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Sunday, March 10, 2013

Fw: Spring Photography

Date: Sun, 10 Mar 2013 15:46:52 -0700 (PDT)
To: Ken McCoy<>
Subject: Spring Photography

Copyright 2005 Paul Calkins

F stop 9 Shutter Speed 1/640 sec ISO 400 Focal Length 30mm

First Bee First Blossom

Hope all is going well, any new projects for you?  Have a great week!


Photographic Thoughts

Volume II


March 11, 2013


Spring Photography


By Paul Calkins © 2013


 A few years ago while in Atwater, California a little Central San Joaquin Valley town above Merced, I came upon a lone almond tree.   It sat near the county road on what was left of an old scruffy fence line that had once enclosed an orchard.  Down the road from this lonely tree, was a thriving almond orchard, pruned and aligned in perfect spacing. These domestic trees which were interspersed with bee hives and were just about finished with their all important bloom and proceed to leaf out and set fruit.   With a little rain, judicious irrigation and hard work, this orchard would provide a wonderful crop of delicious fruit.  In addition the bees would provide an addition product of sweet honey.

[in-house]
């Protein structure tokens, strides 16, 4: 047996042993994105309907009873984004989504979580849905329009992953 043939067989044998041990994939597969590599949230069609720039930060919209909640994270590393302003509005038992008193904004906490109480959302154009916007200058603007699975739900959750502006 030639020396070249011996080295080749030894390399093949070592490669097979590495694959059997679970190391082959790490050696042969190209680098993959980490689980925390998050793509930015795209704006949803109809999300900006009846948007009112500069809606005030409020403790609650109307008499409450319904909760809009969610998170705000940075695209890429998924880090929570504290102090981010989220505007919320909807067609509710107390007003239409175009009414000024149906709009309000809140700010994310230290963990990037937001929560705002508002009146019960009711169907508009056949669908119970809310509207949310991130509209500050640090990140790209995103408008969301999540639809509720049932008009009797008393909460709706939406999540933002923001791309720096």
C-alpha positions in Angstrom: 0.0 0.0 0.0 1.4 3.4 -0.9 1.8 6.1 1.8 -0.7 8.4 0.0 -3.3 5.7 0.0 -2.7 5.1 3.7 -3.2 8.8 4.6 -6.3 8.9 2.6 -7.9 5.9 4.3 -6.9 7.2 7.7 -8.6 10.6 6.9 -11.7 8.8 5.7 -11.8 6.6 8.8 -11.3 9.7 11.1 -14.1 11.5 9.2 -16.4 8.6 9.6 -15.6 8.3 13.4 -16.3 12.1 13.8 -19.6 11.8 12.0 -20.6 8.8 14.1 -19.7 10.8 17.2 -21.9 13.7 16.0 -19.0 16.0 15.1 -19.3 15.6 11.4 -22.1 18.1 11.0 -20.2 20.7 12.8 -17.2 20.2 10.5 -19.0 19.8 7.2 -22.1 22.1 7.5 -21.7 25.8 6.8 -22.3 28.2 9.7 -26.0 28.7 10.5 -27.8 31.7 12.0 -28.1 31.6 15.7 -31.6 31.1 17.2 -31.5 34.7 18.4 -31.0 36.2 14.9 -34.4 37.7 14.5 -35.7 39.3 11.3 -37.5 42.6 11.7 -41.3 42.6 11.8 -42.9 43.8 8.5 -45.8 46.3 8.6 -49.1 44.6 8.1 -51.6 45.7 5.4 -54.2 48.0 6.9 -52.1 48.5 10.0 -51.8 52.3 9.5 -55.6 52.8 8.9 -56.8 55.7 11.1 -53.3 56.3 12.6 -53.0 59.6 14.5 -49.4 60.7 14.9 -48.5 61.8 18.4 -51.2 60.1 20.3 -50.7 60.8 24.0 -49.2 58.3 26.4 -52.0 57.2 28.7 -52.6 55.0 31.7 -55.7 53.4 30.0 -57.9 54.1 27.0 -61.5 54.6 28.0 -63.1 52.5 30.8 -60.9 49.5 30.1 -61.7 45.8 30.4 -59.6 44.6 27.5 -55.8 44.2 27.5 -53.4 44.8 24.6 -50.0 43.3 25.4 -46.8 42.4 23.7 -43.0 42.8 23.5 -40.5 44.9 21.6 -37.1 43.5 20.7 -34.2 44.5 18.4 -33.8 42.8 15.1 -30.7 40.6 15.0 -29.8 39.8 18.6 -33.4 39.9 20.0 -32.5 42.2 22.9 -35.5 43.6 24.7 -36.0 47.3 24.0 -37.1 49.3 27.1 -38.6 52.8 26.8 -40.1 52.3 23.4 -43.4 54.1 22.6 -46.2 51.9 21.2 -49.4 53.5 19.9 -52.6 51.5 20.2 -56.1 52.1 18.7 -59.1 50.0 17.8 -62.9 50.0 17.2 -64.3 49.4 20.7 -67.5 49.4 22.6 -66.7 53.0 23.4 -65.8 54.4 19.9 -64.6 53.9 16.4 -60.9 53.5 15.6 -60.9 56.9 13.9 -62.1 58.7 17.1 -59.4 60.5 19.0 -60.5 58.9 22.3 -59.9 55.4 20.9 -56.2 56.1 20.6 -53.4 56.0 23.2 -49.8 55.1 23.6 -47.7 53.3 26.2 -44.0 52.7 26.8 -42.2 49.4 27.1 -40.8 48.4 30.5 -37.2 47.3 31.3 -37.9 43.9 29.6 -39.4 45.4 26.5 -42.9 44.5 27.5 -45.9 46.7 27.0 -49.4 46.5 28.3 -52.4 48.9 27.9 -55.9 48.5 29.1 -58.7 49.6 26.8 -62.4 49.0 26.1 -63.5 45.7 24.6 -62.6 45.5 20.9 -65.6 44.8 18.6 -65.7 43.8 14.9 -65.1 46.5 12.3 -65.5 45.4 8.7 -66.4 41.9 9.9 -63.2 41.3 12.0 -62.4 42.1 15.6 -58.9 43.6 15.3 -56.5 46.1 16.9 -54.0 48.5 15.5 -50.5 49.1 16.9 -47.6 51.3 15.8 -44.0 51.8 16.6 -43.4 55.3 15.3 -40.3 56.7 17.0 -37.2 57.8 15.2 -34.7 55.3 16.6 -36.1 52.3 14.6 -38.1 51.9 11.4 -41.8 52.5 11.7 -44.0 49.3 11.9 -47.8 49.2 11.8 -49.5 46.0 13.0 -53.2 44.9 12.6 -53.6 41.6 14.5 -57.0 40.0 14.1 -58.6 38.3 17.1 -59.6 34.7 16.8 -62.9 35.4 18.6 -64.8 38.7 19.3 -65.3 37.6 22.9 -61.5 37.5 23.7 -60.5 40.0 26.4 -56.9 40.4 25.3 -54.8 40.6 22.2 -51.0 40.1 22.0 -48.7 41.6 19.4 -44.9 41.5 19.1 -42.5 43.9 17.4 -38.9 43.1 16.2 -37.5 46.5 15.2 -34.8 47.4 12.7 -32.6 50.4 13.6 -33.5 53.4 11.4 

The un-kept tree was late arriving to the season; it was dressed in a beautiful white effusion.  It was these flowers that caught my attention, and also the fact that no one would care if I explored these tresses with my camera.  I began working the tree from various angles pushing into the interior.   I did notice that the auto focus seemed to be working at hyper speed.  I turned it off and adjusted the f-stop to achieve a shallow depth of field, and yet focus in on details of the blossom.    That was follow by the sudden realization that in my view finder I could see that I was surrounded by bees! After a moment of startled reflection, the sound of precisely tuned wings entered my psyche.  I was witnessing a hard working brood, going about their business, of loading up and mixing pollen with blossoms.   During this moment of terrified reflection, it occurred to me that I posed no threat, and caused a minimum of disruption of their activity and so was ignored.  I remained quiet and began to focus on and photograph the army of Apis mellifera.  I finished up, and cautiously backed away from the tree and made my way to my car.  None of the workers followed, and I called the session a success, there had been no painful encounters for either side.  I cannot say the same for some of the human meetings that I have been in.


Thanks for listening.